All registration fees include morning refreshments, a catered lunch by Hickory Park and session materials. Credit cards, purchase orders and checks made payable to Iowa Turfgrass Institute are accepted.Questions? Contact the Iowa Turfgrass Institute office at 515-635-0306 or

Iowa State University sponsors the field day in cooperation with Iowa Turfgrass Institute, Iowa Professional Lawn Care Association, Iowa Golf Course Superintendents Association and Iowa Sports Turf Managers Association.


Related links:

Yard and Garden FAQs — Lawns

Iowa Master Gardener Program

iaTURF: A Glimpse of All Things Green

Related publications:

Click for related Turfgrasspublications at the ISU Extension and Outreach online Store.



Photo Caption & Credit:

Grading of the new athletic field at the ISU Horticulture Research Station will be one of the presentations at the upcoming Turfgrass Field Day, July 23.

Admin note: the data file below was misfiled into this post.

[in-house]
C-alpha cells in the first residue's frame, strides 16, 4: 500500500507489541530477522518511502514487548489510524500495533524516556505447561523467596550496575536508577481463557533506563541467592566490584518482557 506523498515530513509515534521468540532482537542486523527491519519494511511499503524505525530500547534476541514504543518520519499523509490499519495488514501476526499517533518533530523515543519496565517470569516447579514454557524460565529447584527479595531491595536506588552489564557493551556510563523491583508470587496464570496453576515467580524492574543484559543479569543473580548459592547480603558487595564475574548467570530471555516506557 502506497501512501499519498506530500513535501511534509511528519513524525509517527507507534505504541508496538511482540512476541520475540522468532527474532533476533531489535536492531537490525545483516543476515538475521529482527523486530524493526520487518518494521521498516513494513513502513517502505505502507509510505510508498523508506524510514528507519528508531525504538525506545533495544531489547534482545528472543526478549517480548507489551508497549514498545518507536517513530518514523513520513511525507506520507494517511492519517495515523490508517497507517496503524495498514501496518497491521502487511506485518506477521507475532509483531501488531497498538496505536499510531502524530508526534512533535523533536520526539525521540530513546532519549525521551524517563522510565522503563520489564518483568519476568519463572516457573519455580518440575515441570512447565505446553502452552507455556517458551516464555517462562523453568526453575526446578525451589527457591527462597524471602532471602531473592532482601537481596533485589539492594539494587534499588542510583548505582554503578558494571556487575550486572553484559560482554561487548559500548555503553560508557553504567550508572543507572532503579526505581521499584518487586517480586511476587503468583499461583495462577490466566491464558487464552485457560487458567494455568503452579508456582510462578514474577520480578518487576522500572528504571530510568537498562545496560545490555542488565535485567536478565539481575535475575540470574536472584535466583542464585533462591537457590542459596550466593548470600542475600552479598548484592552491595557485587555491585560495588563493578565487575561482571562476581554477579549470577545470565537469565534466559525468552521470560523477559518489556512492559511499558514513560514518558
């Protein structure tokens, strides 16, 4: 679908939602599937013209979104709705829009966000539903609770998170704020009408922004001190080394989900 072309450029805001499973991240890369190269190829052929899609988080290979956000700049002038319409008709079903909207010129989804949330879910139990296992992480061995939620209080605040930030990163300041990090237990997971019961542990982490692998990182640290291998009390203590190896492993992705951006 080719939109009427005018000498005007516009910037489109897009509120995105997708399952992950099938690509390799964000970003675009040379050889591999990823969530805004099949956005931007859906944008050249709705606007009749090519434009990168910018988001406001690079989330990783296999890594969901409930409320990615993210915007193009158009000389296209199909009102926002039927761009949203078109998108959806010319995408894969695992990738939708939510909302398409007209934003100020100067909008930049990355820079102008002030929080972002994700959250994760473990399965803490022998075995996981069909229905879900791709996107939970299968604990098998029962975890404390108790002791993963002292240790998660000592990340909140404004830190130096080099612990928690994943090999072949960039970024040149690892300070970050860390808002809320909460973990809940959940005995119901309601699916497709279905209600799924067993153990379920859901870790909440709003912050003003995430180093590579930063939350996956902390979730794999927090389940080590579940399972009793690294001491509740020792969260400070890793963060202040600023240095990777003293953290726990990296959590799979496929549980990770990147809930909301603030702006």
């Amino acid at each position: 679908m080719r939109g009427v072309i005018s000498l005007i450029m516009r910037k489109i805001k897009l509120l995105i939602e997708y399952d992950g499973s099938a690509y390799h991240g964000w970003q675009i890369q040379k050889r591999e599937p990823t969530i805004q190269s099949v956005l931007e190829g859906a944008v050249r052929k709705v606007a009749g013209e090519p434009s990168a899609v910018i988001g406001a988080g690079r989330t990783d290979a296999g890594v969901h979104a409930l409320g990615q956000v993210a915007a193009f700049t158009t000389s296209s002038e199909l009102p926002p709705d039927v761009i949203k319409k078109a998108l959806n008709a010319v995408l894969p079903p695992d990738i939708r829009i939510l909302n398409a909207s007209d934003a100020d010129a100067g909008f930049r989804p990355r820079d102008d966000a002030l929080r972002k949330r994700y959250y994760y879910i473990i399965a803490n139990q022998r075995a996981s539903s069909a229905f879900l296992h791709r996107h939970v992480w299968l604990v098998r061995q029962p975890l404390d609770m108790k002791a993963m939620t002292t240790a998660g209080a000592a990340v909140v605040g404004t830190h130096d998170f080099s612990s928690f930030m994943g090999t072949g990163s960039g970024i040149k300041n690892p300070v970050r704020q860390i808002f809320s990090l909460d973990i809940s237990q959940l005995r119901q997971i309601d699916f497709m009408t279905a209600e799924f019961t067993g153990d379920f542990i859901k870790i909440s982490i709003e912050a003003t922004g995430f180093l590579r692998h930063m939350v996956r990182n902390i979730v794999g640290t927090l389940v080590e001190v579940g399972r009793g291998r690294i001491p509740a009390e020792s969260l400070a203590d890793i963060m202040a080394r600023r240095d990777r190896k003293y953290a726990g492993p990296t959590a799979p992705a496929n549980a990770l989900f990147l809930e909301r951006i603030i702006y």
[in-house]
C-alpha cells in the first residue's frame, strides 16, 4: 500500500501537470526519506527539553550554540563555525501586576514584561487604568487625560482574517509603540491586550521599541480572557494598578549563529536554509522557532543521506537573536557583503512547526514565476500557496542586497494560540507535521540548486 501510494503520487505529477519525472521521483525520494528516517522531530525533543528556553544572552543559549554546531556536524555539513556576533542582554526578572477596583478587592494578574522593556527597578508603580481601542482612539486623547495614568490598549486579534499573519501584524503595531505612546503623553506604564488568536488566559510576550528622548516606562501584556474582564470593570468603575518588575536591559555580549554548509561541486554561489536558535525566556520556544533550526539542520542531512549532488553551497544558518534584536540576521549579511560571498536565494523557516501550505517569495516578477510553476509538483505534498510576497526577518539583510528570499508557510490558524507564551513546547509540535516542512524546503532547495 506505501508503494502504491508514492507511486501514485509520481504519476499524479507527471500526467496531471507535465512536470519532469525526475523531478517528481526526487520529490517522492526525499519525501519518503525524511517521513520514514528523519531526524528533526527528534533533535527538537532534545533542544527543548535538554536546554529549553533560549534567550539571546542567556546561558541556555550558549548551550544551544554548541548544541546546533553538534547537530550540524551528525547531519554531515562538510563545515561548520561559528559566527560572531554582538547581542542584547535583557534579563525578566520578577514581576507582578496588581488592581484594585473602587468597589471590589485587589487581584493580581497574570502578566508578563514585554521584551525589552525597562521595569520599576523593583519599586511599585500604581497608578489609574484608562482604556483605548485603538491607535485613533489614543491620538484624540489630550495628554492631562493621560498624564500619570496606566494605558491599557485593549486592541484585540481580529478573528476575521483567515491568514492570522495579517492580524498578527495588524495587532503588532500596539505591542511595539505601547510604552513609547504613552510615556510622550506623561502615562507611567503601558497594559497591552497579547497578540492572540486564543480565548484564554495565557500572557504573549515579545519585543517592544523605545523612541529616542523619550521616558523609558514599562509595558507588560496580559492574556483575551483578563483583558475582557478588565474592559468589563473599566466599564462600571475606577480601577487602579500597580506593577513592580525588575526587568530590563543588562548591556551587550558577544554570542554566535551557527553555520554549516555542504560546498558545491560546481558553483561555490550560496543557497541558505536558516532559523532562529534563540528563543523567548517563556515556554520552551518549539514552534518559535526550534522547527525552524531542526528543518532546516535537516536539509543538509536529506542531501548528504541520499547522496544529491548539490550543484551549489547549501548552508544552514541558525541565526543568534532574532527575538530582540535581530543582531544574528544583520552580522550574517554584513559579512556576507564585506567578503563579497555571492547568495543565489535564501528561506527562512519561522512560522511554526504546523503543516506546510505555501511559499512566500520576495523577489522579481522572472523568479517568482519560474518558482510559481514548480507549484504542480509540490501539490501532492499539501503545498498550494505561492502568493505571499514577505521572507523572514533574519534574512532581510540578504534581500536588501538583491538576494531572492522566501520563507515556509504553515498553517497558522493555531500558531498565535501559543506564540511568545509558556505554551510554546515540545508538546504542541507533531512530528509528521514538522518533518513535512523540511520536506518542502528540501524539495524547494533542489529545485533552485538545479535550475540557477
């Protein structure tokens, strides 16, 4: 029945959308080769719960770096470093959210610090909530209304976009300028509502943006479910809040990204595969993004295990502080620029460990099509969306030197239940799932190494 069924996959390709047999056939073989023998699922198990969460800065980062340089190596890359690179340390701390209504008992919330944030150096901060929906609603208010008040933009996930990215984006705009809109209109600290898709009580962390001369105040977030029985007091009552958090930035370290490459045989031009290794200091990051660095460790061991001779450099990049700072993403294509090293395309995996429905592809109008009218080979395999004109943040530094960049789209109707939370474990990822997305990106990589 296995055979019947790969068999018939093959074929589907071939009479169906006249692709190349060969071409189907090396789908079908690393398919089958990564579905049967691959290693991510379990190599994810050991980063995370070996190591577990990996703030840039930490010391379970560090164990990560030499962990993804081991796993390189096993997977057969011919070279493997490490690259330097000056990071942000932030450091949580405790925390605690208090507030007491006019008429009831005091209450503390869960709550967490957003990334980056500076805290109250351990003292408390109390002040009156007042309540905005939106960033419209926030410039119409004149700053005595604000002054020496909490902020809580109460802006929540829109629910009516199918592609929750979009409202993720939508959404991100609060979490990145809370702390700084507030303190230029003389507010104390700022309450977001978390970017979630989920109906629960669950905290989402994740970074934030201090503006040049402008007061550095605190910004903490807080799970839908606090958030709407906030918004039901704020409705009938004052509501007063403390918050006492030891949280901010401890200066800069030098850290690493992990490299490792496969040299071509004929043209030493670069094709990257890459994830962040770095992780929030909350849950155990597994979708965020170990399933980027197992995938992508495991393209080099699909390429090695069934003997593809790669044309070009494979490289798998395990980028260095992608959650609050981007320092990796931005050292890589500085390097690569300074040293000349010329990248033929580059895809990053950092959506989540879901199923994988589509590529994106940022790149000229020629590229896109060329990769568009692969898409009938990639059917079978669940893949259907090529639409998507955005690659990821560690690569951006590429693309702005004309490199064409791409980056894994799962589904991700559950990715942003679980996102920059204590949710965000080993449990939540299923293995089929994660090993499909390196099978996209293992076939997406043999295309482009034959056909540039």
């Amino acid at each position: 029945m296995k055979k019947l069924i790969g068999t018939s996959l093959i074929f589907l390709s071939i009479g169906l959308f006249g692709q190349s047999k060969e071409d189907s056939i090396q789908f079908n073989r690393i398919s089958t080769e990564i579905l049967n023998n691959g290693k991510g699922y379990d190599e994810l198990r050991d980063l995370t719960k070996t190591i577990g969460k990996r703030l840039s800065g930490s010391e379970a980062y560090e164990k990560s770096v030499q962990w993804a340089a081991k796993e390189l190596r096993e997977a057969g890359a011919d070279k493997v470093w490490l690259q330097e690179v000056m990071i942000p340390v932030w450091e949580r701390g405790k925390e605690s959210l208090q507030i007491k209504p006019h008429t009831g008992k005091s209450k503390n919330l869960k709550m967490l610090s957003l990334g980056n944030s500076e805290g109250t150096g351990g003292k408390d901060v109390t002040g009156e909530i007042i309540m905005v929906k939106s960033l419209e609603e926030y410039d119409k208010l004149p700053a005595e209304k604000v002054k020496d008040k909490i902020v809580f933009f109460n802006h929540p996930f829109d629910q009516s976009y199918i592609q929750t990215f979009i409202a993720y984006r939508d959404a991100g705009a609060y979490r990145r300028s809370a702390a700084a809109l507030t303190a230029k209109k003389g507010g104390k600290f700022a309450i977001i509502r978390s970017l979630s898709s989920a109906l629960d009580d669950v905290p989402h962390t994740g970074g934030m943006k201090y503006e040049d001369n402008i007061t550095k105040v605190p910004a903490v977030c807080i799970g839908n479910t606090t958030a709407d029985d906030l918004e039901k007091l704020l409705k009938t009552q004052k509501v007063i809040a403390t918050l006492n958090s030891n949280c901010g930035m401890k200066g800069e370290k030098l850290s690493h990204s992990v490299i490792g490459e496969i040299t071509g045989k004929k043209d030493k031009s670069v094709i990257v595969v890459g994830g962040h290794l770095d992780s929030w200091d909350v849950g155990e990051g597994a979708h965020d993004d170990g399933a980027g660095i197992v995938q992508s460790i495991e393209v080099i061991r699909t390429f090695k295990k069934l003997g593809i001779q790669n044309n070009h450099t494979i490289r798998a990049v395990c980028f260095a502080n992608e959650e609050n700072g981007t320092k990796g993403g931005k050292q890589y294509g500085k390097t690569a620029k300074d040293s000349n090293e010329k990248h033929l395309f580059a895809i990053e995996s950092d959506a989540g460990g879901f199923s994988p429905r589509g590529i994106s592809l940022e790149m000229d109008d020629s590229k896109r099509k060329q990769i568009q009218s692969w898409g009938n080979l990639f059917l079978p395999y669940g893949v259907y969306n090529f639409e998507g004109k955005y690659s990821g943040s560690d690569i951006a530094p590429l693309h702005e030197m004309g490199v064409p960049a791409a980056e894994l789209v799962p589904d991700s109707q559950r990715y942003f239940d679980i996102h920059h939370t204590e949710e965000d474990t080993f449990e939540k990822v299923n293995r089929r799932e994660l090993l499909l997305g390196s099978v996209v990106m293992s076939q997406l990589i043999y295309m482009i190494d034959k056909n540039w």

Find out what grass species to use in Iowa and which are native to North America (Kentucky bluegrass isn’t one them) at the next Turfgrass Field Day, July 23.

Photos by Christopher Gannon, Iowa State University


Windmill Grass Rears Its Ugly Head

June 17, 2015

Here are a couple of pictures of Windmill grass (Choris verticillata) from Larry Ginger of American Lawn Care in Des Moines, Ia.  This warm-season grass is fairly new to Iowa, but I get more questions on it every year.  As it matures, it will form a large, open seedhead that looks a little like a windmill.  It spreads by stolons and by seed and increases every year in this area, particularly along city streets and on south facing slopes.  The seedhead will detach from the plant at maturity and roll over the turf like a tumble weed to spread its seed.  This is the main reason that it has spread so quickly. 


Roundup will kill it, but that will also kill the other lawn grasses.  Tenacity (mesotrione) is also labeled for it, but you will need to be persistent to completely remove it.